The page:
• “Winter Scene in Holland” (p. 105), “Safe and Warm They Sleep” (109) and “The Bed in the Mill” (109), in Holland Tales, by Mary Estella Smith, 1913. (HathiTrust)
  • Mrs. Santa Claus, Militant: A Christmas Comedy, by Bell Elliott Palmer, 1914. After Mrs. Santa Claus steals Mr. Santa Claus’ sleigh one Christmas Eve, he catches up to her by getting a ride in Jack Frost’s airplane! (Google Books)
  • Mother Earth’s Children: The Frolics of the Fruits and Vegetables, by Elizabeth Gordon, 1914. (Internet Archive)
  • “A New Ally for Peace,” Life, vol. 64, no. 1672, 12 Nov. 1914. (HathiTrust)
  • “Jolly Jack Frost” (song), in Second Year Music, by Hollis Dann, Hollis Dann Music Course, 1915. (HathiTrust)
  • “Adding Insult to Injury” (rhyme), by L. J. Bridgman, St. Nicholas, vol. 43, no. 3, Jan. 1916. (Internet Archive)
  • “Is Jack Frost the Real Artist?,” by Bristow Adams, American Forestry: The Magazine of the American Forestry Association, vol. 22, no. 274, Oct. 1916. (Internet Archive)
  • Anita's Secret or Christmas in the Steerage (1917) by Walter Ben Hare: Jack helps Santa distribute gifts and claims to be his son.
  • The Luck of Santa Claus: A Play for Young People, by B. C. Porter, 1918. (Internet Archive)
  • Down the Chimney (1921) by Shepherd Knapp: Jack commands wind and snow fairies.
  • “There Was a Boy Who Lived on Pudding Lane: A True Account, if Only You Believe It, of the Life and Ways of Santa, Eldest Son of Mr. and Mrs. Claus,” by Sarah Addington, The Ladies’ Home Journal, vol. 38, no. 12, Dec. 1921. (HathiTrust)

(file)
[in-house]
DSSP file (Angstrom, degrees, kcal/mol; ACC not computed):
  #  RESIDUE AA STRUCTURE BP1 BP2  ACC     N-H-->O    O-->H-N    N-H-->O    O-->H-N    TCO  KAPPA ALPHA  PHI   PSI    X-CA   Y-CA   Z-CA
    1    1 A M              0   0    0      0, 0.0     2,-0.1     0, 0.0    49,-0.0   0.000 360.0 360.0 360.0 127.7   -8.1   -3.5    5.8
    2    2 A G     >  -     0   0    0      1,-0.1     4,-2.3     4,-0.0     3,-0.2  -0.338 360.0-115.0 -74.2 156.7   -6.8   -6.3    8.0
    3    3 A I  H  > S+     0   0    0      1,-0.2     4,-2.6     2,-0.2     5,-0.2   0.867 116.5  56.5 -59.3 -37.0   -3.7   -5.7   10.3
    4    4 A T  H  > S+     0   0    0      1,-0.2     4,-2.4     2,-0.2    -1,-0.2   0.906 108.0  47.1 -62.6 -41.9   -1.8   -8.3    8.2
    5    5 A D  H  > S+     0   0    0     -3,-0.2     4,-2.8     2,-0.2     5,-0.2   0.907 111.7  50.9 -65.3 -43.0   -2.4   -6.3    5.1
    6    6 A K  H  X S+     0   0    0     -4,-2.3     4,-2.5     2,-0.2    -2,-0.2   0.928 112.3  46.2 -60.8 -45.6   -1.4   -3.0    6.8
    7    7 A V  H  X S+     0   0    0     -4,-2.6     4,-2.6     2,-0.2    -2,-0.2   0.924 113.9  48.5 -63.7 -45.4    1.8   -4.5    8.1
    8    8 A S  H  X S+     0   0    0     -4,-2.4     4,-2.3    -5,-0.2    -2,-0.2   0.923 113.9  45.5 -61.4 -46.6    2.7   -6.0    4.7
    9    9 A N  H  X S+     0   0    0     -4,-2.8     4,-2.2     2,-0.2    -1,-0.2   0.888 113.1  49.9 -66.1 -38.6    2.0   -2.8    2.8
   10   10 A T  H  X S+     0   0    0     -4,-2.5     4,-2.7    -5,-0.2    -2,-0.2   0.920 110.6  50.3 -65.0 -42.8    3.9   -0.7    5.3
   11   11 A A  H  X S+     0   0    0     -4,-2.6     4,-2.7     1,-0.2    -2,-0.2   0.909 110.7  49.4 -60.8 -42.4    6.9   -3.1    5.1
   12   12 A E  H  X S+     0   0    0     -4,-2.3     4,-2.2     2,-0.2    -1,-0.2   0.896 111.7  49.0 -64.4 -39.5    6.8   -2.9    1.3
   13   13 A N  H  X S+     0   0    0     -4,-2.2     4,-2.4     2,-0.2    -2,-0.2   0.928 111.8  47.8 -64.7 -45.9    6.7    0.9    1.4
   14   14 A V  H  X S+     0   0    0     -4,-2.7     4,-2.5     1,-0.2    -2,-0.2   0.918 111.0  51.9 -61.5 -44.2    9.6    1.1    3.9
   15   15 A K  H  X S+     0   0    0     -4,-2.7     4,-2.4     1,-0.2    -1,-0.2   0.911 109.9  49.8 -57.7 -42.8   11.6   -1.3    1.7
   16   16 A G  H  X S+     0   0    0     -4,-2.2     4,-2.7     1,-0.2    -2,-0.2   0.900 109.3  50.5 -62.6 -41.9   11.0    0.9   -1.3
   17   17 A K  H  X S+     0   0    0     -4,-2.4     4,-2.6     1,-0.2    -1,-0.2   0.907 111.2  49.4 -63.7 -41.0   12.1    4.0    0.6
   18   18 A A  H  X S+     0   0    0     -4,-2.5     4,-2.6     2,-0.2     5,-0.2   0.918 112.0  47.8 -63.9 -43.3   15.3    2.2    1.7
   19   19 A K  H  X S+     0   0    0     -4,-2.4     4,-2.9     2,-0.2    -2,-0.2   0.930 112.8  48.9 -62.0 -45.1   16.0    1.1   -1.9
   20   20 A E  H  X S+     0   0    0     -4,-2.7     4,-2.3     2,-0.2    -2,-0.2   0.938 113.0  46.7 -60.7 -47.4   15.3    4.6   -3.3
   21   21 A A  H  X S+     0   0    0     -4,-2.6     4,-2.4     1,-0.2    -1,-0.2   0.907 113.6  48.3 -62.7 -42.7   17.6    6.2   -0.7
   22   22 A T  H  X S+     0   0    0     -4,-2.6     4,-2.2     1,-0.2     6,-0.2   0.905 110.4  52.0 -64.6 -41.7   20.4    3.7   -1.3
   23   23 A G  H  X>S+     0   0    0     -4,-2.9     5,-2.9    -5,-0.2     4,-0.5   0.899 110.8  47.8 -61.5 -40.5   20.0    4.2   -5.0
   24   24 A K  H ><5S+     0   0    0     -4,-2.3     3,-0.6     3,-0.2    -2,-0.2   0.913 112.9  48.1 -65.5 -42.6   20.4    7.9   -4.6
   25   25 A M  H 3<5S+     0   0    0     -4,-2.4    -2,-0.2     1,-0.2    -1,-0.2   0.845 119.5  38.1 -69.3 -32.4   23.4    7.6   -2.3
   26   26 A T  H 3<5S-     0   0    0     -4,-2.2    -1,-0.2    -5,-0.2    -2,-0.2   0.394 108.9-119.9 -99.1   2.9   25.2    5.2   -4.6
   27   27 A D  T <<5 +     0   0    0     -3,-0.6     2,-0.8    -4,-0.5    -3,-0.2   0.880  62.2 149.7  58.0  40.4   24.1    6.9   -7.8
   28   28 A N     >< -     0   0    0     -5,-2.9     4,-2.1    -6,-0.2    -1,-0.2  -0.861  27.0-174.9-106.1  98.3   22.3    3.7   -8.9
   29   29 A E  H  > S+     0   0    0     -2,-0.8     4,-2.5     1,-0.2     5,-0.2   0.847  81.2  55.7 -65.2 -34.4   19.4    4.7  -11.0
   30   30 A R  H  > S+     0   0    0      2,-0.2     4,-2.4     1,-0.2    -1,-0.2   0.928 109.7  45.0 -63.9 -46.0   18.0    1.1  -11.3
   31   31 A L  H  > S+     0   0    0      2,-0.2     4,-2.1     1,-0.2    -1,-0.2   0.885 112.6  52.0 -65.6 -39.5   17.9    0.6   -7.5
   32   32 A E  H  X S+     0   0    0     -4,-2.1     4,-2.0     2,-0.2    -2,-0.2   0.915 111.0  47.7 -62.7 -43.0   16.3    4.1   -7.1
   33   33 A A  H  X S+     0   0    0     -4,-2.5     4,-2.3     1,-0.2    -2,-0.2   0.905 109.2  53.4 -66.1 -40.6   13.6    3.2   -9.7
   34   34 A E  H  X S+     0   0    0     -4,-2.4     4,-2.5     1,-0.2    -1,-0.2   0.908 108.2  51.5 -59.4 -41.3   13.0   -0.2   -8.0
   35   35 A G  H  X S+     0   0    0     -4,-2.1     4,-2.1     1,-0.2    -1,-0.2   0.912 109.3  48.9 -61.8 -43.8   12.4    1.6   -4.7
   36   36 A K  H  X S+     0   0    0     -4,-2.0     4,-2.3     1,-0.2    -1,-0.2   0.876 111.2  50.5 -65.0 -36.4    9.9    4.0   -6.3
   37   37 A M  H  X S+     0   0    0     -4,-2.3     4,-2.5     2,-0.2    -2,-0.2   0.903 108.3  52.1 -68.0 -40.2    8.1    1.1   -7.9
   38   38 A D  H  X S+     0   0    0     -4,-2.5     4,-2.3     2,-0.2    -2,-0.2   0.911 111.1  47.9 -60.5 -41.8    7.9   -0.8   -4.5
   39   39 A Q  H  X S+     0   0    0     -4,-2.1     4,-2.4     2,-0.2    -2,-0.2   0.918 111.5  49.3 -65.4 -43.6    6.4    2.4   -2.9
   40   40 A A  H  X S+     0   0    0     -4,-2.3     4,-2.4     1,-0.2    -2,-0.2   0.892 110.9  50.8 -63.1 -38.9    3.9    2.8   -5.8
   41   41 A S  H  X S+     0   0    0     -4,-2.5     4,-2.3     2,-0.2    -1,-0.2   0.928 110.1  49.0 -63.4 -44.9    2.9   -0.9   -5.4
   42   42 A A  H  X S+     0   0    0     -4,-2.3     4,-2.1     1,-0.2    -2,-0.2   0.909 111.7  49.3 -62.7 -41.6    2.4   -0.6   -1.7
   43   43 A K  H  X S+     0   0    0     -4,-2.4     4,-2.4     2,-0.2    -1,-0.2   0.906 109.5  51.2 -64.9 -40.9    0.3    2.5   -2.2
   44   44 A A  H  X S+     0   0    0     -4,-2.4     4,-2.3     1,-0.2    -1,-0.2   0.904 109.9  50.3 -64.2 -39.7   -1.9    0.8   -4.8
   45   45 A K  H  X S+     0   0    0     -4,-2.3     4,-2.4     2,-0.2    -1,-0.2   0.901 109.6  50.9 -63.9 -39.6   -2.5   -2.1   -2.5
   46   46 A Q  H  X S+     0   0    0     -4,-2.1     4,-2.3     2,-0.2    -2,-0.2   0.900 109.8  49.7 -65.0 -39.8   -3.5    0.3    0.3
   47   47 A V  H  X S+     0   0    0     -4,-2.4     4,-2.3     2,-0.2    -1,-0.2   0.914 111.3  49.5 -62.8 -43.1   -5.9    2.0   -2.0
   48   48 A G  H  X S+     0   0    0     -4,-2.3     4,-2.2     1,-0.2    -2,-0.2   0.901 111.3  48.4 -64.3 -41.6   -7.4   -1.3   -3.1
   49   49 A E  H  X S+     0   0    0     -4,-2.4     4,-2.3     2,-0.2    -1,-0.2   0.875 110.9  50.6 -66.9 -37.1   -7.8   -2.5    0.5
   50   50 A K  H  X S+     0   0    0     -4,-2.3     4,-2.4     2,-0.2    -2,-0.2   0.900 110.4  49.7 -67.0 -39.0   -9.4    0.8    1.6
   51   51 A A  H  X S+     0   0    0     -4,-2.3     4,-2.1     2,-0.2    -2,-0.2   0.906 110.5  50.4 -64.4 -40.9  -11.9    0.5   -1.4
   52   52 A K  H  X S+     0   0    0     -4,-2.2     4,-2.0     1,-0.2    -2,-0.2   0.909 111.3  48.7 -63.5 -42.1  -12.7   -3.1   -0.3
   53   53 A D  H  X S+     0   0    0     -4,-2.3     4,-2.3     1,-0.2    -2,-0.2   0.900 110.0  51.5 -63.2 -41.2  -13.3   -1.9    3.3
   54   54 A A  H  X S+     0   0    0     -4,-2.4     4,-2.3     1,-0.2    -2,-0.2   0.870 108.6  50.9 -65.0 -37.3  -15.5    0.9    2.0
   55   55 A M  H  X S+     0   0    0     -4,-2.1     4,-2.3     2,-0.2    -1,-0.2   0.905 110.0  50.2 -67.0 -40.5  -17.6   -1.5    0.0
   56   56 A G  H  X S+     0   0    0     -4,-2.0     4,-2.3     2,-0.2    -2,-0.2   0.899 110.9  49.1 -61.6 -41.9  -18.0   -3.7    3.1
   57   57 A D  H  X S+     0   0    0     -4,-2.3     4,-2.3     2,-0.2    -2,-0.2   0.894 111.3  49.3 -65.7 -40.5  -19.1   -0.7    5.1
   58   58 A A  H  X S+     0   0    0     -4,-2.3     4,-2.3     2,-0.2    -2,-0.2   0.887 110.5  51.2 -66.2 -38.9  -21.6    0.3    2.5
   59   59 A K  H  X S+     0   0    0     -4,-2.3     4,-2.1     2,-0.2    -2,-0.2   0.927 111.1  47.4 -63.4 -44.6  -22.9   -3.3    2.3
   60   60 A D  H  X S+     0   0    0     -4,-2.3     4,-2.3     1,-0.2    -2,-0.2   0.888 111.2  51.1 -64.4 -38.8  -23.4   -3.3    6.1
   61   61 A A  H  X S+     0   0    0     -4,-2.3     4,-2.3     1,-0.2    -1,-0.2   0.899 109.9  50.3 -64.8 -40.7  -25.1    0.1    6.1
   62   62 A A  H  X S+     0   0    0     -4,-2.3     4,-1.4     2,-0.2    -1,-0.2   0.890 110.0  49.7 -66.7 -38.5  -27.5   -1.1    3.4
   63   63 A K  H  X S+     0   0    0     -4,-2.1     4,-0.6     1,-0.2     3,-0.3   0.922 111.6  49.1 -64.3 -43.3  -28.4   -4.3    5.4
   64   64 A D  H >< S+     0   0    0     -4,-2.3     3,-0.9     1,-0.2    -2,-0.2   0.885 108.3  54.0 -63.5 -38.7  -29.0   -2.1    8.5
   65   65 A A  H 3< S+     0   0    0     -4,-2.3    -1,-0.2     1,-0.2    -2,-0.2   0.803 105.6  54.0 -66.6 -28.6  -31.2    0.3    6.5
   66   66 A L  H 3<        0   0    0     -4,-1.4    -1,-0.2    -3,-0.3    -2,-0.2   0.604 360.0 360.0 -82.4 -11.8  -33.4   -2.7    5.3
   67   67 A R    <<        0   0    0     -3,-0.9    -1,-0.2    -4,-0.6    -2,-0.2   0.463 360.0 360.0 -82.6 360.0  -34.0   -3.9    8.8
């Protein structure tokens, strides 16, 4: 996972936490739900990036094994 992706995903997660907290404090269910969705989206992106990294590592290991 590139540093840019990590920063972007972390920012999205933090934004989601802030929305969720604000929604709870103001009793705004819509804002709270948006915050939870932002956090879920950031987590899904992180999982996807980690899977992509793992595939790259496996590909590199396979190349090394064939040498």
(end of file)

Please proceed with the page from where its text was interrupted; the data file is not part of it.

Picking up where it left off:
• “Jack Frost’s Court,” in “Suggestions for Pageants from Dramatizations,” Parties Plus: Stunts and Entertainment for Wartime Recreation, ed. Ethel Bowers, 1942. In the public domain from failure to renew copyright. (HathiTrust)
  • “Jack Frost Gives Chase to Great‐Grandfather,” ch. 1 of I Fell Among Farmers, by Lola Waterman Sigel, 1950. In the public domain from failure to renew copyright. (HathiTrust)
  • “Jack Frost Is on th’ Way” (poem), as part of “Adventure,” ch. 6 of Black on the Rainbow, by Dorothy Lee Dickens, 1952. In the public domain from failure to renew copyright. (HathiTrust)

Public Domain Film Appearances

Public Domain Comic Appearances

  • Wow Comics #14: Jack Frost meets Mary Marvel.
  • Santa Claus Funnies #2
  • March Of Comics #2 (How Santa Got His Red Suit): Jack steals Santa's sleigh.
  • Four Color #61
  • Li'l Pan #7
  • Little Jack Frost #1
  • The Land of the Lost Comics #3
  • Frisky Fables vol. 5 #1 [35]
  • Buster Bunny #2

Note

L. Frank Baum portrays Jack Frost, the Frost King and Santa Claus as three clearly separate and distinct characters, and other writers similarly maintain distinctions at least between pairs of them, including having them interact with one another, but some writers conflate and combine them. For example, a number of public‐domain stories portray Jack Frost as a king with a palace and refer to him as King Frost. Also, Frost, or Morozko, is a Slavic god or demon who served as an antecedent to Ded Moroz, the Slavic Santa Claus, but is often portrayed as being much more like Jack Frost and, in at least one translation, is even called Jack Frost.

See Also